Star Trek: Voyager – Season 5: “In The Flesh”

– Three Badges – “Chakotay makes it with an alien girl from Species 8472 version 3.0”

2020 UPDATE – So I went WAAAAAYY too easy on the episode that essentially ruined Species 8472 as a unique antagonist, forcing them instead into the mold of an episode that would have better suited Deep Space Nine and the Founders. This episode is the I, Borg for 8472 in its efficiency at defanging them. Sometimes I can buy in a bit too hard to that Roddenberrian idealism.

**These Star Trek reviews/opinion pieces were originally written as forum posts on the old forums, back when Deep Space Nine and Voyager were still airing first-run. Those forums are now long gone, so if these passages start a bit abruptly or seem to continue an off-screen conversation, at least you know why even if the surrounding context is lost to time.**

I enjoyed this episode. The characterizations and the dialogue sparkled. It was nice to have something, like that snippet of dialogue about Janeway and Chakotay’s last experiences at Starfleet Command, to elucidate some of the past of under serviced characters like Chakotay.

It was also simply a joy to see Starfleet Command again, and I believe this to be the most extensive outdoor use of that location. The setting was impeccably produced, by both 8472 themselves and the production staff. Beautiful production, visually, including the transformation that revealed the 8472. It was a true joy to see Boothby, or his representation, again, and Ray Walston had a chance to really strut in the dual, layered role.

The plotting of the episode was tight, I particularly liked how the opening and first act kept you guessing. I was sure Chakotay had been kidnapped and “programmed” so that the simulation (given away to me by the spoiler) could be tested. It was nice to see that it was the Voyager crew that was on top of the game, having discovered and infiltrated the simulation.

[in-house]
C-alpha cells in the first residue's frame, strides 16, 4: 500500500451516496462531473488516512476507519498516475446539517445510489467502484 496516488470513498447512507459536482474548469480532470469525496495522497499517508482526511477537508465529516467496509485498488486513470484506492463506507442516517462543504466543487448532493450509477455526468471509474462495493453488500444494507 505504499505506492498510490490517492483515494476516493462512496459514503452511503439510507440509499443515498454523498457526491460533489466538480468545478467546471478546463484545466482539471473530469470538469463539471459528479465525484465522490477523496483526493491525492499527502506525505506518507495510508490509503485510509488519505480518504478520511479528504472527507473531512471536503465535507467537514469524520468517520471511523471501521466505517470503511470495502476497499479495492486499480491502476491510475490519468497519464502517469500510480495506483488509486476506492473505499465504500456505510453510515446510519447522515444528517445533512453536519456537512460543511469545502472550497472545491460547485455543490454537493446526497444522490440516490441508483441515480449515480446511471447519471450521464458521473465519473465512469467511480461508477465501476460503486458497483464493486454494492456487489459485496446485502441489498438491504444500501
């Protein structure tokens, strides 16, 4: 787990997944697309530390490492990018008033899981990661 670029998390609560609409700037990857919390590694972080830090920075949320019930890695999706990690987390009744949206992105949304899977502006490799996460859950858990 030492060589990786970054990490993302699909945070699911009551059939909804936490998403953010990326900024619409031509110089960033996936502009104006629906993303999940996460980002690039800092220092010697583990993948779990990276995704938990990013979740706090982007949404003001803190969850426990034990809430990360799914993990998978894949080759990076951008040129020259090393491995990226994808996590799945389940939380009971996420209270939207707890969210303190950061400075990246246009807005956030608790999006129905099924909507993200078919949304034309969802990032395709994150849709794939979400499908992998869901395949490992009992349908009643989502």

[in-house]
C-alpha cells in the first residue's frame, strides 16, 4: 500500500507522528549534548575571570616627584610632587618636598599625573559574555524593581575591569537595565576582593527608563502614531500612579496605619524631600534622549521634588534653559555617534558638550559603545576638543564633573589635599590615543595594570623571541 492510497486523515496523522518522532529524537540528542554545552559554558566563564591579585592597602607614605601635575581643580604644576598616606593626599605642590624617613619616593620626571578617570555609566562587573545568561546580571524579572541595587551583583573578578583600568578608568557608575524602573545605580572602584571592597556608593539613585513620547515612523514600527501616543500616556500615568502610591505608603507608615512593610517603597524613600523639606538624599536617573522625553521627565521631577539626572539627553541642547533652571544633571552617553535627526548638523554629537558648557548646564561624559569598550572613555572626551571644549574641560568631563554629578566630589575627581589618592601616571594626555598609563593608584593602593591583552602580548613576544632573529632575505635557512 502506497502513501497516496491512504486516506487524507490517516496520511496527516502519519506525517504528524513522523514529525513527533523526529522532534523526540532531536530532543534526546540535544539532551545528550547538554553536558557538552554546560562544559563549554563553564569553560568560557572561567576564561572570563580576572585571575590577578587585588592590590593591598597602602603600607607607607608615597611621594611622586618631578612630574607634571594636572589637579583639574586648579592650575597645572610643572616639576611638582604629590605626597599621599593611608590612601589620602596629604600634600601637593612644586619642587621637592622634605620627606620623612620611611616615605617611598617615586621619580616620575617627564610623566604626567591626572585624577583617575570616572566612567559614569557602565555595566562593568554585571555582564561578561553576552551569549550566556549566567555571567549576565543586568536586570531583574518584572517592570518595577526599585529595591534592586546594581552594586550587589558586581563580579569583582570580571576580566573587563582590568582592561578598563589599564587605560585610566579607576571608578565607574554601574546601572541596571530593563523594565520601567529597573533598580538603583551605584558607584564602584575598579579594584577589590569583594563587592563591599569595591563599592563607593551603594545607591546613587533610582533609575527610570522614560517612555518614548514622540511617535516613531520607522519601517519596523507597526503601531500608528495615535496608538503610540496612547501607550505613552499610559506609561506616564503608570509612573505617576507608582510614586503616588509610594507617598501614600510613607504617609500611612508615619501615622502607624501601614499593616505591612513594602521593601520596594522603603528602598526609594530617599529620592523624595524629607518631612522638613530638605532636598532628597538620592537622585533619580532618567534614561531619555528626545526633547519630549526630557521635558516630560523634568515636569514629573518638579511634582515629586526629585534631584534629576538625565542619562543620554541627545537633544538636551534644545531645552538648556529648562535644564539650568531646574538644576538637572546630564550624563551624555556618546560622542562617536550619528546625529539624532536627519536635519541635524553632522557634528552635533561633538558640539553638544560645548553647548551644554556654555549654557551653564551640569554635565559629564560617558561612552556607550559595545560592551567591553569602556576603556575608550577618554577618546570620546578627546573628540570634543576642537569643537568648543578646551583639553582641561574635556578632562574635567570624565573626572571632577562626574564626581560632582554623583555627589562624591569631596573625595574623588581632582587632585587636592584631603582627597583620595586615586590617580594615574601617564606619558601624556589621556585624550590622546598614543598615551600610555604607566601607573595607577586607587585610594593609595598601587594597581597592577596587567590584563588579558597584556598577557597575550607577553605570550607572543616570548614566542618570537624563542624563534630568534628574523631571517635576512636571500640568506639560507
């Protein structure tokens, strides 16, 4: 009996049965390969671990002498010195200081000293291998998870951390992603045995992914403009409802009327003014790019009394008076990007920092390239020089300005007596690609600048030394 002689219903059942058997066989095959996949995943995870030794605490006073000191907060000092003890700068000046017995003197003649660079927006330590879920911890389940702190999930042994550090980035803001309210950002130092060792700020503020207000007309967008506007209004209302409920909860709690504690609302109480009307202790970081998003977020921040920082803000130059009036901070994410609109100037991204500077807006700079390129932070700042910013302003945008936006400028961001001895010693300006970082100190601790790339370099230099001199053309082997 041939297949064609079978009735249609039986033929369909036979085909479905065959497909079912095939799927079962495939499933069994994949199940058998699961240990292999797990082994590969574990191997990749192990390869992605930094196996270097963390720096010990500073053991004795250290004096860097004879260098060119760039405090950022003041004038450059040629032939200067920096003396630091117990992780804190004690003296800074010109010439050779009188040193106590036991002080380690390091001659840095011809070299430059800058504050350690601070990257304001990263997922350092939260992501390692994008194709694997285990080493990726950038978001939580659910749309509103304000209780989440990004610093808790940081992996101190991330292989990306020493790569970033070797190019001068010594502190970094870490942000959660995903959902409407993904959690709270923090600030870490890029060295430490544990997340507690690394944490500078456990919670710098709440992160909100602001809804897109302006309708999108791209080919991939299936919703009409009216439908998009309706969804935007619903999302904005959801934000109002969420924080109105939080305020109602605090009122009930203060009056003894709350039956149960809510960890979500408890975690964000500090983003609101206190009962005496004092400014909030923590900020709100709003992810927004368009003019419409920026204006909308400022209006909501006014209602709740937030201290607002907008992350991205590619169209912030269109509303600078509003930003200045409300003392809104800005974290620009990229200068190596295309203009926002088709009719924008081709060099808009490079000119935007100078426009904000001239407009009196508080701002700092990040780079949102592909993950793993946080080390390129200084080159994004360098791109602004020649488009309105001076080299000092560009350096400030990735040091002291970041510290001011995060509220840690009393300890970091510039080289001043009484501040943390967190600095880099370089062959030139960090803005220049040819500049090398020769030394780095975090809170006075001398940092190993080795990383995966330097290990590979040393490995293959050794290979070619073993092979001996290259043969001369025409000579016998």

Even more interesting was how, although advertised as a romantic story, the performance and writing kept true to how alien these two species were, and yet how perfect and charming a replica the woman was to get to Chakotay. Typified in the moment when he was avoiding her kiss, recoiling in disgust, but at the feeling of it, gave in to it. Nice plotting in that she, on the surface, would accept that as an 8472’s distaste for kissing, and yet it turned out to be a ploy to test his identity.

In the end, however, there was indeed an attraction between them, much as Chakotay may have found that weird to deal with. Methinks pining for Katherine, who seems to romantically be colder than the nearest iceberg, has left our man Chakotay a little… um… anxious. As in “Unity,” however, I think it is nice that the Alien of the Week story involved only the initial, most superficial stages of attraction. Much easier to deal with in one hour than the likes of “Unforgettable,” where we are asked to accept that someone has fallen in love in 42 minutes of screen time. I must point out, however, that Chakotay has slept with a Borg and been attracted to an 8472. Are all the human (or more humanoid) women on the ship already taken? Were Paris’ words a few years ago about acting before the opportunity is gone accurate? Poor Chakotay!

More importantly than all this, the episode made quite a reach and was successful in bringing Trekkian ideals to the tale of contact between the Federation and 8472. There was a level of diplomacy here that has been unreliable in the past, and I have to say, although I have never been a naysayer, the episodes this season have come back to the focus on ethics and understanding that many have pointed out has been inconsistent on Voyager (‘The Swarm’ comes to mind).

I do, however, have a complaint, that doesn’t focus so much on technical nits as it does on the nature of 8472, their mentality and how well what we just saw fits in with their backstory as previously determined.

As I said, bringing contact with 8472 into a more Roddenberry form of thought, a process of reaching out and making peace, was a little bit of a stretch. I applaud the effort and the decision–and must say that its great to see Voyager making exciting episodes involving dangerous potential foes without a single shot being fired or bridge console blowing up.